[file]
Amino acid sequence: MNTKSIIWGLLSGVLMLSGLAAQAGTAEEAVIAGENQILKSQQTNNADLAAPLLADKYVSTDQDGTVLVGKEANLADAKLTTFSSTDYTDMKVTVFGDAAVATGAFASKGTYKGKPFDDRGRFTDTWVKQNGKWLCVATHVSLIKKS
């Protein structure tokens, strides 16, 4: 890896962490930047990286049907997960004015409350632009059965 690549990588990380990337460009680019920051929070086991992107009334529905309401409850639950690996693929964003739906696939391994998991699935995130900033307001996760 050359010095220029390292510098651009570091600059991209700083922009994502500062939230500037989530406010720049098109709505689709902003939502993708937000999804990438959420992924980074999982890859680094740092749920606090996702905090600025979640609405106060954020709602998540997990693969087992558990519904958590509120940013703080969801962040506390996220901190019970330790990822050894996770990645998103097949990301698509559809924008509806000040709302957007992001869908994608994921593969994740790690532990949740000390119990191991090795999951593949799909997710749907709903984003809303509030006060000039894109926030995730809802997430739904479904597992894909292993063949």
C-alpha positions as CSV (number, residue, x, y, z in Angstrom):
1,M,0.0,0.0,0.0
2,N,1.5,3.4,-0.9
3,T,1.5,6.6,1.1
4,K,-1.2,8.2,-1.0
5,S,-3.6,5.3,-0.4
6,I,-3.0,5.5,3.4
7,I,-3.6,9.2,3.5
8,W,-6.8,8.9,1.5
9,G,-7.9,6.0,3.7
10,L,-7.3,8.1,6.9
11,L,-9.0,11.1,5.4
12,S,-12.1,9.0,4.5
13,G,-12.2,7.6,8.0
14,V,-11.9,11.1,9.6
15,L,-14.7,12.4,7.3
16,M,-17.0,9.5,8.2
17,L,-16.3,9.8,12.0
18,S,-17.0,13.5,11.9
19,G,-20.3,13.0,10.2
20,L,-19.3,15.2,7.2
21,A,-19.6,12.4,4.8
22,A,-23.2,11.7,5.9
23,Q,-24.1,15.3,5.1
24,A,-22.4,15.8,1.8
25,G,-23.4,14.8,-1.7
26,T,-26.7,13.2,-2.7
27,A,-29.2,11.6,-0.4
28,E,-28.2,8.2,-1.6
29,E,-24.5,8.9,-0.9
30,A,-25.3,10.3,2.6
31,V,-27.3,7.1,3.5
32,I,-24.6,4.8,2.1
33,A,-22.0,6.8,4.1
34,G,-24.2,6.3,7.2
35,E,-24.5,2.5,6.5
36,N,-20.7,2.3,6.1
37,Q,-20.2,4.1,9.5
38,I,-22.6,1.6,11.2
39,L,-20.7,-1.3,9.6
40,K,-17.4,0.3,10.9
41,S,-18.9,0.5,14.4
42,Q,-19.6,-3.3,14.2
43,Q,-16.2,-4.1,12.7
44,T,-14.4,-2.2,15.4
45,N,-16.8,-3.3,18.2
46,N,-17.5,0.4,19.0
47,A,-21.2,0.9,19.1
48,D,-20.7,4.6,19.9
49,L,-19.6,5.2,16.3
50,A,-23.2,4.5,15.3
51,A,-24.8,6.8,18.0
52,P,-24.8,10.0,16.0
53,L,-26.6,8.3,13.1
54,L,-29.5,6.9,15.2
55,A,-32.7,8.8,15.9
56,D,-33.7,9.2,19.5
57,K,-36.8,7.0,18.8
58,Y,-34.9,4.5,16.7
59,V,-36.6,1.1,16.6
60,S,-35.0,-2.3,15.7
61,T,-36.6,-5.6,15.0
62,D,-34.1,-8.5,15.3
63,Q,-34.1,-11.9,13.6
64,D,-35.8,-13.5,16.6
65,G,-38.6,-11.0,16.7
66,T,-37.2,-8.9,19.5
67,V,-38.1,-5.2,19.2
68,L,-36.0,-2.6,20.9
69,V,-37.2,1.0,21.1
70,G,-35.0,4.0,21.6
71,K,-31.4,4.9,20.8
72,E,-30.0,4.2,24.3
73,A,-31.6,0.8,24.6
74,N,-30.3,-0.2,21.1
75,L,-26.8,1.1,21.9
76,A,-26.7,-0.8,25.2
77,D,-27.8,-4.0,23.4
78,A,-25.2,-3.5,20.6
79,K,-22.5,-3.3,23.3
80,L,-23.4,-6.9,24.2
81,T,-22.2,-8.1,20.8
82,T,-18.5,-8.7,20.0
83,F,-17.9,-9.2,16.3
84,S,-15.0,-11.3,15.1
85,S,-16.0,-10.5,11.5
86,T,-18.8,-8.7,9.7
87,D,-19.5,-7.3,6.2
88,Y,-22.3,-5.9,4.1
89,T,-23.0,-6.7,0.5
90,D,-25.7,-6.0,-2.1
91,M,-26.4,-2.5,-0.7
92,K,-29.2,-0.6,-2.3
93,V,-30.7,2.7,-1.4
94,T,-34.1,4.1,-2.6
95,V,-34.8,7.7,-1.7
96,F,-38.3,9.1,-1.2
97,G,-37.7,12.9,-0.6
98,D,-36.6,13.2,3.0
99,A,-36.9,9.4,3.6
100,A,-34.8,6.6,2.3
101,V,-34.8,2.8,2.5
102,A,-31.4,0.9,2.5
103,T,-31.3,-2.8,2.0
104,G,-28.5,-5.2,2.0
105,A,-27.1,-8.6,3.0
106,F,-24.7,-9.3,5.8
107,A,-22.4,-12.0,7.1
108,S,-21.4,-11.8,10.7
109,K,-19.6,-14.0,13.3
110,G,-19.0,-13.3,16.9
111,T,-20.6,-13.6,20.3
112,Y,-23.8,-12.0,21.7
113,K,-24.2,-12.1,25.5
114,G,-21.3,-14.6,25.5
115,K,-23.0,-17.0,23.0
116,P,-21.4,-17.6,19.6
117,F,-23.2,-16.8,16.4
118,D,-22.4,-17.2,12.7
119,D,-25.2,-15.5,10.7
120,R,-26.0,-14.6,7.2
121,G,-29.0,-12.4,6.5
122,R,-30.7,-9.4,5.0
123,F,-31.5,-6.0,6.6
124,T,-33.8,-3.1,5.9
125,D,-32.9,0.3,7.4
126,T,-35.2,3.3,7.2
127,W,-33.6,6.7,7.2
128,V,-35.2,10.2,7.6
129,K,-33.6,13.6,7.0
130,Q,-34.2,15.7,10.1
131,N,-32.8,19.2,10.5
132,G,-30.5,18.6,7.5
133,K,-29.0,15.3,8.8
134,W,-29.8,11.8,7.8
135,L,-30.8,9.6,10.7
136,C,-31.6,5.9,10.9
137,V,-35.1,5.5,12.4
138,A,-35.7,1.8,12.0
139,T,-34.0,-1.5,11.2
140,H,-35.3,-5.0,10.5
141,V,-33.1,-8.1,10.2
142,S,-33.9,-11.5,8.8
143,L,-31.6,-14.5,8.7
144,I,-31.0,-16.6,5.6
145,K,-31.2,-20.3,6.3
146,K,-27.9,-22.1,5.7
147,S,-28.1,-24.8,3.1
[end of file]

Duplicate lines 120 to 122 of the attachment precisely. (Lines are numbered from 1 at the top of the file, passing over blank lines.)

117,F,-23.2,-16.8,16.4
118,D,-22.4,-17.2,12.7
119,D,-25.2,-15.5,10.7